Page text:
If there is one area where many of my friends and I differ greatly in our approach to parenting, it’s that they’re quick to intervene and I generally do not unless I know real injury is imminent. You might have read that as: 1) I put my child into dangerous situations and do nothing about it, or 2) I don’t say no to my child. You’d only be partially wrong with both of those assumptions.
Children are natural explorers. Play is how they learn literally everything. I believe the more we can say “yes” to that natural curiosity, the better. Because of this belief, there are many times when I see my son doing something questionable, and instead of swooping in and correcting or diverting, I wait and I watch. If I feel my toddler needs help, I will help him (not read “do it for him”), but otherwise, I let him figure it out on his own.
But What about Poor Behavior?
For certain things that could be a danger to him or others, or for things that disrespect people or belongings, I create healthy boundaries and I enforce them. I believe that my son feels safe in the knowledge that I will keep him safe, but that he’s in charge of his own play. It’s because of this approach that I credit my son’s great sense of independence and the trust we’ve built as a parent and child.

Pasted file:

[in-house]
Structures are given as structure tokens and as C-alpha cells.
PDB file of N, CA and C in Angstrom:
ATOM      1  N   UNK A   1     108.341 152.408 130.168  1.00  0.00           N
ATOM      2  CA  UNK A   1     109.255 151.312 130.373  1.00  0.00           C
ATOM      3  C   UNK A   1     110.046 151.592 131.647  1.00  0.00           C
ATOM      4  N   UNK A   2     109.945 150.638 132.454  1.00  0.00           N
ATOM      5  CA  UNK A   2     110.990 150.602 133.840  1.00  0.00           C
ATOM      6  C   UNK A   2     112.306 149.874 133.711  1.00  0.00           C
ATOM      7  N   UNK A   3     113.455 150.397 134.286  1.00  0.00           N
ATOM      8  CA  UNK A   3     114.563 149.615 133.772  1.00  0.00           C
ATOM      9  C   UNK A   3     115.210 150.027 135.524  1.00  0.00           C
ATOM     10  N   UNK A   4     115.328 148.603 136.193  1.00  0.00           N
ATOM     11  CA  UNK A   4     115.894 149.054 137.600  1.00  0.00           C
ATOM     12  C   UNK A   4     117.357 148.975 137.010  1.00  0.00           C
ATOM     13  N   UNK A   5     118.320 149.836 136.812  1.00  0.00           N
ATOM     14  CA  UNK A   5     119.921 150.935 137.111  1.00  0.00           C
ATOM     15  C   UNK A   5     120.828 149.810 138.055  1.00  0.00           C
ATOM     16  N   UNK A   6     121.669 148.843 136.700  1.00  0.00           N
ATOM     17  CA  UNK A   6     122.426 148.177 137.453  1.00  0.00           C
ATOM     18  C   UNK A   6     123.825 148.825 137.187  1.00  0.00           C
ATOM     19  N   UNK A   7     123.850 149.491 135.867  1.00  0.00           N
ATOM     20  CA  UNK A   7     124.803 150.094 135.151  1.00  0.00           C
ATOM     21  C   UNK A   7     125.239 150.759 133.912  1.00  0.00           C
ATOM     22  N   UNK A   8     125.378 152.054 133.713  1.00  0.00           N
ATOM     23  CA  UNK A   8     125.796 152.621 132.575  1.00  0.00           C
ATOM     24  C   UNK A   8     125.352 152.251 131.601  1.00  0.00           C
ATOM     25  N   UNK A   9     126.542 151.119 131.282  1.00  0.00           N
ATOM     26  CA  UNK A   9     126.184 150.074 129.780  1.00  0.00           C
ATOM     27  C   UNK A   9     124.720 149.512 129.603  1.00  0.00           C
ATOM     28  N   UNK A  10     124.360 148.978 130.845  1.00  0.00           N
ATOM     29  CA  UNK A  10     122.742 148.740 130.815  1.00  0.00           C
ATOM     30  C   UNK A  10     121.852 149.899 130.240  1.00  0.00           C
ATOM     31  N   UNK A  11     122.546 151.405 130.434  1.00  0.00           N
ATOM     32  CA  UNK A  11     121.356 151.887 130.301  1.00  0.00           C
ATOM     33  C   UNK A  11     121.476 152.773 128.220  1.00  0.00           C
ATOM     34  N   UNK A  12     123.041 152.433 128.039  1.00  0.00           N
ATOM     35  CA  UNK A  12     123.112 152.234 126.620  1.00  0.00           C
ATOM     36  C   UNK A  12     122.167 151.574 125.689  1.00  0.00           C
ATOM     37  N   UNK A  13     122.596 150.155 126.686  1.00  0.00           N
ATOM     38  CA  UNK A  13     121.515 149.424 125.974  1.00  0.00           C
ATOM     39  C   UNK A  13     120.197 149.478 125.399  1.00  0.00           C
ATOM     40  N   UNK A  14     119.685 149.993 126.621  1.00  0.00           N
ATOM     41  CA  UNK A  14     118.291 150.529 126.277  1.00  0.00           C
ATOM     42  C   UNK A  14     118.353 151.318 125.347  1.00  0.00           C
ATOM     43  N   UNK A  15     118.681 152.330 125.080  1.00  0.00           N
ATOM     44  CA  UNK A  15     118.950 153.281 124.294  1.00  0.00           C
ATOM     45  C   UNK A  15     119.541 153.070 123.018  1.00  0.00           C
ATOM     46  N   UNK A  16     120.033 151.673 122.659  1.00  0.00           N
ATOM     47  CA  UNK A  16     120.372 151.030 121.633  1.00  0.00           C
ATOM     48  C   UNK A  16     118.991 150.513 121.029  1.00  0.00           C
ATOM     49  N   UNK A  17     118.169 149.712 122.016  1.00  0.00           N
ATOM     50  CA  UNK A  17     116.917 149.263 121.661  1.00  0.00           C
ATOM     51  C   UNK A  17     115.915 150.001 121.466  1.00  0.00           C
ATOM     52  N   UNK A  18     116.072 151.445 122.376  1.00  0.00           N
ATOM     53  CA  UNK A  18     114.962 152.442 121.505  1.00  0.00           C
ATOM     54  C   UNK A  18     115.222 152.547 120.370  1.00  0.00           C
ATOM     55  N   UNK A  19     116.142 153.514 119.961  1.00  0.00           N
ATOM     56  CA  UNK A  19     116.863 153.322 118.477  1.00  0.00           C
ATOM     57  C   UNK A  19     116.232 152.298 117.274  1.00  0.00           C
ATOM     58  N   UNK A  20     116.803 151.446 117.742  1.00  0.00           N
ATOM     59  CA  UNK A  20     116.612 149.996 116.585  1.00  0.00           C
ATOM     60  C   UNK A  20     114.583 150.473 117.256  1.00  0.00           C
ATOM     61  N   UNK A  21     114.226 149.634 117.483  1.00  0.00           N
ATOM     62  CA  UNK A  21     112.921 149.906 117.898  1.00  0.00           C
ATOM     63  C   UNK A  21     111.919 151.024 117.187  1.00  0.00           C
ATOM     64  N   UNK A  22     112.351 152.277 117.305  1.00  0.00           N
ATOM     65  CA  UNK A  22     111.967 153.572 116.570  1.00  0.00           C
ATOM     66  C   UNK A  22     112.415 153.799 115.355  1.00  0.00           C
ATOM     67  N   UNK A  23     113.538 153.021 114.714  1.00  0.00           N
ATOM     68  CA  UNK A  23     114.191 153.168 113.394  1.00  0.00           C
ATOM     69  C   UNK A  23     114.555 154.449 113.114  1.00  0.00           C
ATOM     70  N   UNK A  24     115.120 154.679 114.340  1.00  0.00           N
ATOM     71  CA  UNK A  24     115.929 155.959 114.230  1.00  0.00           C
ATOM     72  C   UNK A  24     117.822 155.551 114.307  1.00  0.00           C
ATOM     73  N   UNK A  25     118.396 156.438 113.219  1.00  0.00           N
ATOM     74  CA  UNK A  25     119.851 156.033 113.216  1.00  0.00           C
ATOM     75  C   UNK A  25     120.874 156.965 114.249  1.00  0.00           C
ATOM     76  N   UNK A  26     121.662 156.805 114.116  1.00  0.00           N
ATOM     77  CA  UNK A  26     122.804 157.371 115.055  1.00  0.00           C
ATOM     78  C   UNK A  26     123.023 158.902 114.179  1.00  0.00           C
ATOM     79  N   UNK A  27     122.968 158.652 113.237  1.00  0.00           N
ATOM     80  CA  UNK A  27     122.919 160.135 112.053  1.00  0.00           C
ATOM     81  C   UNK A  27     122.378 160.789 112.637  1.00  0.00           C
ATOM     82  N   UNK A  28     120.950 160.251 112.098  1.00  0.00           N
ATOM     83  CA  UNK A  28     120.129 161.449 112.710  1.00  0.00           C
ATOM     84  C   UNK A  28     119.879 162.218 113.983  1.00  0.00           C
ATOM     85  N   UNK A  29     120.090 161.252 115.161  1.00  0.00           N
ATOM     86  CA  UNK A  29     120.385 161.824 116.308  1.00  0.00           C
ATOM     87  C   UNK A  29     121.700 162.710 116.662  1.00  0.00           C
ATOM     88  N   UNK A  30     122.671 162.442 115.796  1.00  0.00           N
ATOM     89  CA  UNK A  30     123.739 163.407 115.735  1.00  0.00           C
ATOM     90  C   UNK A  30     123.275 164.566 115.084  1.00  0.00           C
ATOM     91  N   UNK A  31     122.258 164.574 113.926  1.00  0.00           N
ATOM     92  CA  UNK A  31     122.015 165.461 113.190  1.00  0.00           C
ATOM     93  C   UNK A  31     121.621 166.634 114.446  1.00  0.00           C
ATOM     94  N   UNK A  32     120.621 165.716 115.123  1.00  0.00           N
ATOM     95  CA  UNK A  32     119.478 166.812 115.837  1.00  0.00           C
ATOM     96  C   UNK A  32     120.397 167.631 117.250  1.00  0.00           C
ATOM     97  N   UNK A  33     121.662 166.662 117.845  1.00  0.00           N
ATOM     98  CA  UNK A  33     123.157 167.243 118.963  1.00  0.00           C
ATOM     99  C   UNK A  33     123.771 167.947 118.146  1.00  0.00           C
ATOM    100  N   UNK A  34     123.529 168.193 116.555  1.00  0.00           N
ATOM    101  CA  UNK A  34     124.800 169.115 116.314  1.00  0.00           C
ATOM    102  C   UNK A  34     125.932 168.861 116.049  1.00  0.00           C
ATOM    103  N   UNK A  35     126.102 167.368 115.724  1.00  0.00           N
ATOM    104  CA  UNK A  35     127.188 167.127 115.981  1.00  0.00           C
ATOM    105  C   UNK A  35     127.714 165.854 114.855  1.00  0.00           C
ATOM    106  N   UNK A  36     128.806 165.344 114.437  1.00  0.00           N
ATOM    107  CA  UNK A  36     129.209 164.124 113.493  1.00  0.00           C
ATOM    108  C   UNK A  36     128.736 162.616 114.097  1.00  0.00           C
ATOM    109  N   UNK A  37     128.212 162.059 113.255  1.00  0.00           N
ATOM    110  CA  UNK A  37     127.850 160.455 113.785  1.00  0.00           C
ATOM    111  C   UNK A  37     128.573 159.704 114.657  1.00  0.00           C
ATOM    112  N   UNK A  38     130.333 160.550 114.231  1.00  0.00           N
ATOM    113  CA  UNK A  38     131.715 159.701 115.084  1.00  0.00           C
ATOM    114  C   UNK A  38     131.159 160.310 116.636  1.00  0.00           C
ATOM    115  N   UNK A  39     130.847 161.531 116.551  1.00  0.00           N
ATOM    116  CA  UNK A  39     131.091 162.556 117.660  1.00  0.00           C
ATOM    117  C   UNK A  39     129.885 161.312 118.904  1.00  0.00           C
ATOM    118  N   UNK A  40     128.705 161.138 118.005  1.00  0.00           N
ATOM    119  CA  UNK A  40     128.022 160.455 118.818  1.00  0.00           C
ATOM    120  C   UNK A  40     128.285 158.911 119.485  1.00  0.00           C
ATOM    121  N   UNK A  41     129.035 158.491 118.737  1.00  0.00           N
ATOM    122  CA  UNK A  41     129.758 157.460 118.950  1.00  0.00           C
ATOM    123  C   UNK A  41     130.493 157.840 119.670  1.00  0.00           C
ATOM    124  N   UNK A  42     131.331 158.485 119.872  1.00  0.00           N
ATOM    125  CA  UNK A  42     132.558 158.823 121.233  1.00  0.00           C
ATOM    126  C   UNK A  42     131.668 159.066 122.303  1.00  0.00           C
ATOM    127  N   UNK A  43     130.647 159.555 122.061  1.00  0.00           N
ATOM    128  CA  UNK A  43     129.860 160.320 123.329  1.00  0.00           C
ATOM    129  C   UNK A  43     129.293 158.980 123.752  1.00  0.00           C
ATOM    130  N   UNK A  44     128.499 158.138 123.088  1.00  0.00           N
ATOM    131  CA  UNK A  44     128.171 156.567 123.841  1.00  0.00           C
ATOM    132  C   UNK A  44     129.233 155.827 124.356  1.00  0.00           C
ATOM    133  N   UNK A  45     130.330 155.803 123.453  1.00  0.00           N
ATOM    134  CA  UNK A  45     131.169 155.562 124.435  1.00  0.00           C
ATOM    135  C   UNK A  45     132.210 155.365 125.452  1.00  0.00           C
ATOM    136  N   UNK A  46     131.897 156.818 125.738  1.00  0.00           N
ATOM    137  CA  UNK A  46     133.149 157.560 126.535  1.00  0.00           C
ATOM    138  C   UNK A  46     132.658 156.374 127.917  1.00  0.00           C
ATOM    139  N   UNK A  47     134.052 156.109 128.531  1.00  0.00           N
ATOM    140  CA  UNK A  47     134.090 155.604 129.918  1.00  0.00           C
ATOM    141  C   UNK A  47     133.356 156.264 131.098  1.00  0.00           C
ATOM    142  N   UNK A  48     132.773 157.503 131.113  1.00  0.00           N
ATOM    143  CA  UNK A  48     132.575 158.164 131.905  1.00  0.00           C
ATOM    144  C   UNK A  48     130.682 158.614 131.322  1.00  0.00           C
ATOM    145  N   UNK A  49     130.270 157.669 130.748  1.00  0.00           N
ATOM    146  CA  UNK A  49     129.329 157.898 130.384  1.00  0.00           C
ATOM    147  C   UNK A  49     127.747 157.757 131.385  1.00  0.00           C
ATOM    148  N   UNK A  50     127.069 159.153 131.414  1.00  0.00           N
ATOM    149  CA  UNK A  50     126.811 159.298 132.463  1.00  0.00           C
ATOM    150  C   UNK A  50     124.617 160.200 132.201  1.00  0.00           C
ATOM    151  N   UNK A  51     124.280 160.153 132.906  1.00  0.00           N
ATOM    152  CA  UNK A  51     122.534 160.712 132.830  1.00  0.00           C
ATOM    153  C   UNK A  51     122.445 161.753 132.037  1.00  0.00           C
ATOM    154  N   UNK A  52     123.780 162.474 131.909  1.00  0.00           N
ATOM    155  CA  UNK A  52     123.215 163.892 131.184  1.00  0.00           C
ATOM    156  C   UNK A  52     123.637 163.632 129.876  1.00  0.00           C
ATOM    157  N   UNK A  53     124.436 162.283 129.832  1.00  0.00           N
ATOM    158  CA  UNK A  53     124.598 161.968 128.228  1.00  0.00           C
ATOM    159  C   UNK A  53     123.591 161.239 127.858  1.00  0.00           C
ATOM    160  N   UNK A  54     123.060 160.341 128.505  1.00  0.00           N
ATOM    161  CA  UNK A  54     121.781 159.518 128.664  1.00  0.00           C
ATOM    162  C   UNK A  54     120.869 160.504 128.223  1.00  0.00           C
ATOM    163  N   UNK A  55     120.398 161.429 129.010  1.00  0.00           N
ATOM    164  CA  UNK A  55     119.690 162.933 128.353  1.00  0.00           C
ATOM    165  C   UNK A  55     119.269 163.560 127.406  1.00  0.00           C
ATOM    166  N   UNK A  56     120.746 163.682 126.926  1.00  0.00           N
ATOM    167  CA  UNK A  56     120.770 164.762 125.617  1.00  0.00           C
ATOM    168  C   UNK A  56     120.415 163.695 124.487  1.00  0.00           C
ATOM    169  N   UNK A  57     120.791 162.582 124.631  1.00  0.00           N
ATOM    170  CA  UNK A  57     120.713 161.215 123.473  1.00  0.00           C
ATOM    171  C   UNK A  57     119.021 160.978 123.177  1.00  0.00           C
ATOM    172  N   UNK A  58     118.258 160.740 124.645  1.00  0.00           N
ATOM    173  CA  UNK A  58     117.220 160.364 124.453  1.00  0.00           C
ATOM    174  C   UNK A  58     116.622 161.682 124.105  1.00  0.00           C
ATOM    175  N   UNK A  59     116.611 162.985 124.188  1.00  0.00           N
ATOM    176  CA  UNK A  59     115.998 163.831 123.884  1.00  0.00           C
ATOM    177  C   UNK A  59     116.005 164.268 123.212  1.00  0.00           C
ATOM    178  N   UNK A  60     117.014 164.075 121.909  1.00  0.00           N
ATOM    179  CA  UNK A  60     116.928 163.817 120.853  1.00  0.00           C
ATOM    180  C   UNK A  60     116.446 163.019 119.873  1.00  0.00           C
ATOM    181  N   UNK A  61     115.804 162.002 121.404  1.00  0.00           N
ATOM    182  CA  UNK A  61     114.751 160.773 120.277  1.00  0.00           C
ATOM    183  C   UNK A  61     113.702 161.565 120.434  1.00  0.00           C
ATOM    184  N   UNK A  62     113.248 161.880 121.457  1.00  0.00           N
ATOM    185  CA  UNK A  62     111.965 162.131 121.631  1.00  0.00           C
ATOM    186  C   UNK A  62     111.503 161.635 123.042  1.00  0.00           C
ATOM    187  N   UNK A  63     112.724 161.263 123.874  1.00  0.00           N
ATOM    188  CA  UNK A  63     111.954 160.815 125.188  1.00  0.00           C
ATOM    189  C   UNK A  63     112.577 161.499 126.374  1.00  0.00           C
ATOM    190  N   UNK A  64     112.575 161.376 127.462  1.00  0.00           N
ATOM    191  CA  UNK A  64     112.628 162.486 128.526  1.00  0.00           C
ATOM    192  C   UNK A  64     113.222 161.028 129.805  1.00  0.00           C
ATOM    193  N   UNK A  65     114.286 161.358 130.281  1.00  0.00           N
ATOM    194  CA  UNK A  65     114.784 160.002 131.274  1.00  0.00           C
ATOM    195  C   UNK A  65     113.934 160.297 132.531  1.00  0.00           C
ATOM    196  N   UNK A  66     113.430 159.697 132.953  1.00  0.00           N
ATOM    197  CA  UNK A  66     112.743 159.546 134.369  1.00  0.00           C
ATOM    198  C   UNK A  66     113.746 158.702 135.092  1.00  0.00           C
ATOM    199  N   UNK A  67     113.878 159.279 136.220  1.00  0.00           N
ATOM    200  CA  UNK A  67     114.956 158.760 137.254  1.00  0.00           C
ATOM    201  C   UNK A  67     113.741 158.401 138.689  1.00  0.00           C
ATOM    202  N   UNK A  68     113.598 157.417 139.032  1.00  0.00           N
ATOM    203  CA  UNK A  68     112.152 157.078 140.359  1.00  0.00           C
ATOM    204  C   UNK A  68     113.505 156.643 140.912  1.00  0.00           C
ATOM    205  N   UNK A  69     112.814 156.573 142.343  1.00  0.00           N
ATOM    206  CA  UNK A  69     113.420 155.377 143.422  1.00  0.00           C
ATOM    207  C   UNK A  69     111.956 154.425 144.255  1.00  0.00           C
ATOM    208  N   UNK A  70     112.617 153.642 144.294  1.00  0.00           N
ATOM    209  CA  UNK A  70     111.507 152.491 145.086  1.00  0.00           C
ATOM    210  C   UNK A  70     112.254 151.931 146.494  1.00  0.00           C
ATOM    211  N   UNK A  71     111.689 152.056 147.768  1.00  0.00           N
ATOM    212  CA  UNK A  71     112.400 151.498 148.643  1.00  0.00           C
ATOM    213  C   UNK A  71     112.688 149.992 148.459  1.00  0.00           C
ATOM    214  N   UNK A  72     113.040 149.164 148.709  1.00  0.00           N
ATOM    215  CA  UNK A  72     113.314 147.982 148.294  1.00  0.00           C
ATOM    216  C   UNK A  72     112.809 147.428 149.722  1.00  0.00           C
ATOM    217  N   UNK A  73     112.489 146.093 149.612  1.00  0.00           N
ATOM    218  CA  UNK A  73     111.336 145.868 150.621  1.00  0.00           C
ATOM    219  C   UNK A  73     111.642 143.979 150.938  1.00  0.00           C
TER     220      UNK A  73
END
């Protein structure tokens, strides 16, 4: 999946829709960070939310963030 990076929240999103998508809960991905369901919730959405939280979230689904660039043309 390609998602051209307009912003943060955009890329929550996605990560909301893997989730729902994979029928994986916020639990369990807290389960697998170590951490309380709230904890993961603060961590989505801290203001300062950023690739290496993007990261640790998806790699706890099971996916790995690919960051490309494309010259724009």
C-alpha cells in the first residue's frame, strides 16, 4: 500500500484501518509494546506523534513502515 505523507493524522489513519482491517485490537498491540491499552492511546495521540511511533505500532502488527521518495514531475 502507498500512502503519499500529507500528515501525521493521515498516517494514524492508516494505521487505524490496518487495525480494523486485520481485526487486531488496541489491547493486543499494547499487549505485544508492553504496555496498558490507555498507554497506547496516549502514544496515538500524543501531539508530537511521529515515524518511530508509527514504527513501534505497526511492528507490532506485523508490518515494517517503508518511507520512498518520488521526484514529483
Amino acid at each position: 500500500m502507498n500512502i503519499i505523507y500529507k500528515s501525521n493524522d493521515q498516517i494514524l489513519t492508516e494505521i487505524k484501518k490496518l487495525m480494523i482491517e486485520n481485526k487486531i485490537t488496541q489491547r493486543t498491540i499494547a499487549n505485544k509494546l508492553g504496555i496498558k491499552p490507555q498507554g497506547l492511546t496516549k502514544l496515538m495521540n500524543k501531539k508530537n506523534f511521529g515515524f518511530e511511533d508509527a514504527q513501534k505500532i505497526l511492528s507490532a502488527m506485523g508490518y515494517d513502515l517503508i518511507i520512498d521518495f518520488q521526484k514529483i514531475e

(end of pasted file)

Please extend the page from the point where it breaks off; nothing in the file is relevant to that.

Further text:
Is this an Easy Way to Discipline?
Even after practicing for over a year, I still have to bite my tongue and put my gut reactions in check multiple times daily, but doing so has allowed me to see what my son is truly capable of all on his own and for me there’s no greater reward.
Growing up, I remember being afraid. Afraid of crashing my bike, so I would never take the fun hill. Afraid of falling from the monkey bars, so I stayed on the ground. Afraid of failing. So many experiences were missed out on by me because of fear. This is a huge driving factor for me in my parenting style.
I’ve watched from afar as my one year old scaled baskets and climbed over boxes. I’ve kept a safe distance as he showed me how he goes up and down stairs. I have smiled at him from across the room while he stood perched in the saddle to ride his rocking horse. I allow him to take these “risks” rather than treat him like he is incapable of the tasks. As he gets older, these risks become more involved, but I approach them the same way. I trust my child to know what he can do, even if he fails on the first or second or third try. If he is insistent that he can do something, I listen… and I watch.
Allowing Children to Take Risks Teaches Them to Trust Themselves
It’s not my hope to raise the next Evel Knievel, but it is my goal to raise a strong, self-assured child who is able to take a little risk to enjoy a great reward. It’s my hope that as he grows he will begin to use the lessons he learned through these early physical risks in other areas too. I want him to dream big, trust his abilities, and go for that reward! So for now, I just say “yes” to risk.